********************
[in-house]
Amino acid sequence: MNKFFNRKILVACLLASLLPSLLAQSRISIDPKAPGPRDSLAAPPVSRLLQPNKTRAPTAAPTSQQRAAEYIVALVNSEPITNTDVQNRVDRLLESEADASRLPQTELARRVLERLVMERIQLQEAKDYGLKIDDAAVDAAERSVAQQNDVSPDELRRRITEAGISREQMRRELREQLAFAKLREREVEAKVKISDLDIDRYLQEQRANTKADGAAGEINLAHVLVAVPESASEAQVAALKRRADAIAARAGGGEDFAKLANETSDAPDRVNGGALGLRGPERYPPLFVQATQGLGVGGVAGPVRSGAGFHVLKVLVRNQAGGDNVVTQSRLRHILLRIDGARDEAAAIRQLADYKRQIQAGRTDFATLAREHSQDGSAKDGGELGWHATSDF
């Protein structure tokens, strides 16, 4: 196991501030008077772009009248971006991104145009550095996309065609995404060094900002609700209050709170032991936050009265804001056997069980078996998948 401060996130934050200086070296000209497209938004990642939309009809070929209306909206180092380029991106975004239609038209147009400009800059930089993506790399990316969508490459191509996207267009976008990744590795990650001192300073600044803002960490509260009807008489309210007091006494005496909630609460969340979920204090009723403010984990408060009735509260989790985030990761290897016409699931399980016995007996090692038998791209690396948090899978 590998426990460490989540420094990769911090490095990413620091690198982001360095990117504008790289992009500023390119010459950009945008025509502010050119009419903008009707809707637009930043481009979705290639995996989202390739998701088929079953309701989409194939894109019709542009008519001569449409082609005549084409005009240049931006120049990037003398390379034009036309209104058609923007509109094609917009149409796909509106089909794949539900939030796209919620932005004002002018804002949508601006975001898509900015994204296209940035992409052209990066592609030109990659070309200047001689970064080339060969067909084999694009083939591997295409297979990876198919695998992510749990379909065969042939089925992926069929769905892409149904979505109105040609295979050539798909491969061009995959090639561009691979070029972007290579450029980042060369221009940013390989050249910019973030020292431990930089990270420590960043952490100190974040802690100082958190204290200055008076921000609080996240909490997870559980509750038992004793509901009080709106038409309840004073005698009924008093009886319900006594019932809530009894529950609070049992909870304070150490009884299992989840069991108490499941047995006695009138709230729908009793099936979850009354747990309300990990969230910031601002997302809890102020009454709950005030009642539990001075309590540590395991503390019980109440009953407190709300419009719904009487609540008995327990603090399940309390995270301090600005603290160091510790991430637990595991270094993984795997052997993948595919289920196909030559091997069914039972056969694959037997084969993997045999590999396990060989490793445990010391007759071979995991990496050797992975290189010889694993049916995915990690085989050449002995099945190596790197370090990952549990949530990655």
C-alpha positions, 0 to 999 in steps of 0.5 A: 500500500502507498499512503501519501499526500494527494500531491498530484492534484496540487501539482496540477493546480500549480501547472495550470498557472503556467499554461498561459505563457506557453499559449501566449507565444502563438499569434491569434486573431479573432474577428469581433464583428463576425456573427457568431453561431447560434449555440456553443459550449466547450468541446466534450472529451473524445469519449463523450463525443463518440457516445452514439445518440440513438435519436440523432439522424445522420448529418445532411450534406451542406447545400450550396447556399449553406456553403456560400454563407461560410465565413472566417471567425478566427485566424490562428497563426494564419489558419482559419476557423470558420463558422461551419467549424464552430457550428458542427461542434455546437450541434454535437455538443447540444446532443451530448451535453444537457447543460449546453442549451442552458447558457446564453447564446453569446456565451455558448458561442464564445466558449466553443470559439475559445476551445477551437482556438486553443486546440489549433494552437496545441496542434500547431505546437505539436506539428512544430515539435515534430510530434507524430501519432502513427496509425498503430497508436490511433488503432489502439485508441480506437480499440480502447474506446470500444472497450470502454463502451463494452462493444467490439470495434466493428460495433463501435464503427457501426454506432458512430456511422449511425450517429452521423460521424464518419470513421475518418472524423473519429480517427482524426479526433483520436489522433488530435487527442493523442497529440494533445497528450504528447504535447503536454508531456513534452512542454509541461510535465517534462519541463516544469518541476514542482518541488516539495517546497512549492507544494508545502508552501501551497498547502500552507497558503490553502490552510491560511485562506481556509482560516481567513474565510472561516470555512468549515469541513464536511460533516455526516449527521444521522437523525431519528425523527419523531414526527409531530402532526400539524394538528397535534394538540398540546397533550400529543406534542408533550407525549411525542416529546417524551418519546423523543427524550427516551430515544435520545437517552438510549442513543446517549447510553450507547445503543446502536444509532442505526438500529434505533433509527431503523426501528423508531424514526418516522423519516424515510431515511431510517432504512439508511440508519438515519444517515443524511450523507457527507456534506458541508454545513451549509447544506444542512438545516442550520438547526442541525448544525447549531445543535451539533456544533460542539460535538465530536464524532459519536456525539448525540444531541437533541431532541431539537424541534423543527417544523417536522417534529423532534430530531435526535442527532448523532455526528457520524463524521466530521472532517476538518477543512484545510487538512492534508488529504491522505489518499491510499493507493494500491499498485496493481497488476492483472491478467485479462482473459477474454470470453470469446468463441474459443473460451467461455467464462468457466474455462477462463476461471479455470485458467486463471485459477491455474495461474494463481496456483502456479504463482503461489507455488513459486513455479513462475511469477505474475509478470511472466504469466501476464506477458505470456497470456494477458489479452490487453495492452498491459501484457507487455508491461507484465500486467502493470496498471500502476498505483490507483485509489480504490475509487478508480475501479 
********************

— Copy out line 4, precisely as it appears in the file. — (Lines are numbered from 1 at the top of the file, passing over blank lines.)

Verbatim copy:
C-alpha positions, 0 to 999 in steps of 0.5 A: 500500500502507498499512503501519501499526500494527494500531491498530484492534484496540487501539482496540477493546480500549480501547472495550470498557472503556467499554461498561459505563457506557453499559449501566449507565444502563438499569434491569434486573431479573432474577428469581433464583428463576425456573427457568431453561431447560434449555440456553443459550449466547450468541446466534450472529451473524445469519449463523450463525443463518440457516445452514439445518440440513438435519436440523432439522424445522420448529418445532411450534406451542406447545400450550396447556399449553406456553403456560400454563407461560410465565413472566417471567425478566427485566424490562428497563426494564419489558419482559419476557423470558420463558422461551419467549424464552430457550428458542427461542434455546437450541434454535437455538443447540444446532443451530448451535453444537457447543460449546453442549451442552458447558457446564453447564446453569446456565451455558448458561442464564445466558449466553443470559439475559445476551445477551437482556438486553443486546440489549433494552437496545441496542434500547431505546437505539436506539428512544430515539435515534430510530434507524430501519432502513427496509425498503430497508436490511433488503432489502439485508441480506437480499440480502447474506446470500444472497450470502454463502451463494452462493444467490439470495434466493428460495433463501435464503427457501426454506432458512430456511422449511425450517429452521423460521424464518419470513421475518418472524423473519429480517427482524426479526433483520436489522433488530435487527442493523442497529440494533445497528450504528447504535447503536454508531456513534452512542454509541461510535465517534462519541463516544469518541476514542482518541488516539495517546497512549492507544494508545502508552501501551497498547502500552507497558503490553502490552510491560511485562506481556509482560516481567513474565510472561516470555512468549515469541513464536511460533516455526516449527521444521522437523525431519528425523527419523531414526527409531530402532526400539524394538528397535534394538540398540546397533550400529543406534542408533550407525549411525542416529546417524551418519546423523543427524550427516551430515544435520545437517552438510549442513543446517549447510553450507547445503543446502536444509532442505526438500529434505533433509527431503523426501528423508531424514526418516522423519516424515510431515511431510517432504512439508511440508519438515519444517515443524511450523507457527507456534506458541508454545513451549509447544506444542512438545516442550520438547526442541525448544525447549531445543535451539533456544533460542539460535538465530536464524532459519536456525539448525540444531541437533541431532541431539537424541534423543527417544523417536522417534529423532534430530531435526535442527532448523532455526528457520524463524521466530521472532517476538518477543512484545510487538512492534508488529504491522505489518499491510499493507493494500491499498485496493481497488476492483472491478467485479462482473459477474454470470453470469446468463441474459443473460451467461455467464462468457466474455462477462463476461471479455470485458467486463471485459477491455474495461474494463481496456483502456479504463482503461489507455488513459486513455479513462475511469477505474475509478470511472466504469466501476464506477458505470456497470456494477458489479452490487453495492452498491459501484457507487455508491461507484465500486467502493470496498471500502476498505483490507483485509489480504490475509487478508480475501479 